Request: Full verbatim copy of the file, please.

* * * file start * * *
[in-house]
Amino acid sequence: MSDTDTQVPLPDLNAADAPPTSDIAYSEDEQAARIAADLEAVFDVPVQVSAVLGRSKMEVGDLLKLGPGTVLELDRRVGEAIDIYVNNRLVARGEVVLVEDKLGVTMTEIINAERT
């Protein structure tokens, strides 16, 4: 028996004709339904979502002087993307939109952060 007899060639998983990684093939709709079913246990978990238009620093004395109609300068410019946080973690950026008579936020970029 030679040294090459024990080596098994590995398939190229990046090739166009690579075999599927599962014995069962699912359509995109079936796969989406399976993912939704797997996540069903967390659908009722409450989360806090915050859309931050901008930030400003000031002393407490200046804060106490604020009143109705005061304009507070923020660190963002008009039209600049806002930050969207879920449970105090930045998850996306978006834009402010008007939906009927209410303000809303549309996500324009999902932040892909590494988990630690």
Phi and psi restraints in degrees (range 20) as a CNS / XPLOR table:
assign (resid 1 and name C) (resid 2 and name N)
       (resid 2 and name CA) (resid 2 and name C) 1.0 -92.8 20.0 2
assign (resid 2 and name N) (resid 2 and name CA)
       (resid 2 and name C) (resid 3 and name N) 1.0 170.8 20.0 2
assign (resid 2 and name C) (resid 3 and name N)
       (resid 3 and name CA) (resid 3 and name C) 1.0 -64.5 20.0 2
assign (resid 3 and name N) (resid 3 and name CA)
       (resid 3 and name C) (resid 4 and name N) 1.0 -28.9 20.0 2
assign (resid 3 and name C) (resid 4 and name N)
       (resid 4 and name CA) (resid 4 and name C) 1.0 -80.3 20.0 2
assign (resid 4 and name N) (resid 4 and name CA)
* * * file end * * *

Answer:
[in-house]
Amino acid sequence: MSDTDTQVPLPDLNAADAPPTSDIAYSEDEQAARIAADLEAVFDVPVQVSAVLGRSKMEVGDLLKLGPGTVLELDRRVGEAIDIYVNNRLVARGEVVLVEDKLGVTMTEIINAERT
């Protein structure tokens, strides 16, 4: 028996004709339904979502002087993307939109952060 007899060639998983990684093939709709079913246990978990238009620093004395109609300068410019946080973690950026008579936020970029 030679040294090459024990080596098994590995398939190229990046090739166009690579075999599927599962014995069962699912359509995109079936796969989406399976993912939704797997996540069903967390659908009722409450989360806090915050859309931050901008930030400003000031002393407490200046804060106490604020009143109705005061304009507070923020660190963002008009039209600049806002930050969207879920449970105090930045998850996306978006834009402010008007939906009927209410303000809303549309996500324009999902932040892909590494988990630690």
Phi and psi restraints in degrees (range 20) as a CNS / XPLOR table:
assign (resid 1 and name C) (resid 2 and name N)
       (resid 2 and name CA) (resid 2 and name C) 1.0 -92.8 20.0 2
assign (resid 2 and name N) (resid 2 and name CA)
       (resid 2 and name C) (resid 3 and name N) 1.0 170.8 20.0 2
assign (resid 2 and name C) (resid 3 and name N)
       (resid 3 and name CA) (resid 3 and name C) 1.0 -64.5 20.0 2
assign (resid 3 and name N) (resid 3 and name CA)
       (resid 3 and name C) (resid 4 and name N) 1.0 -28.9 20.0 2
assign (resid 3 and name C) (resid 4 and name N)
       (resid 4 and name CA) (resid 4 and name C) 1.0 -80.3 20.0 2
assign (resid 4 and name N) (resid 4 and name CA)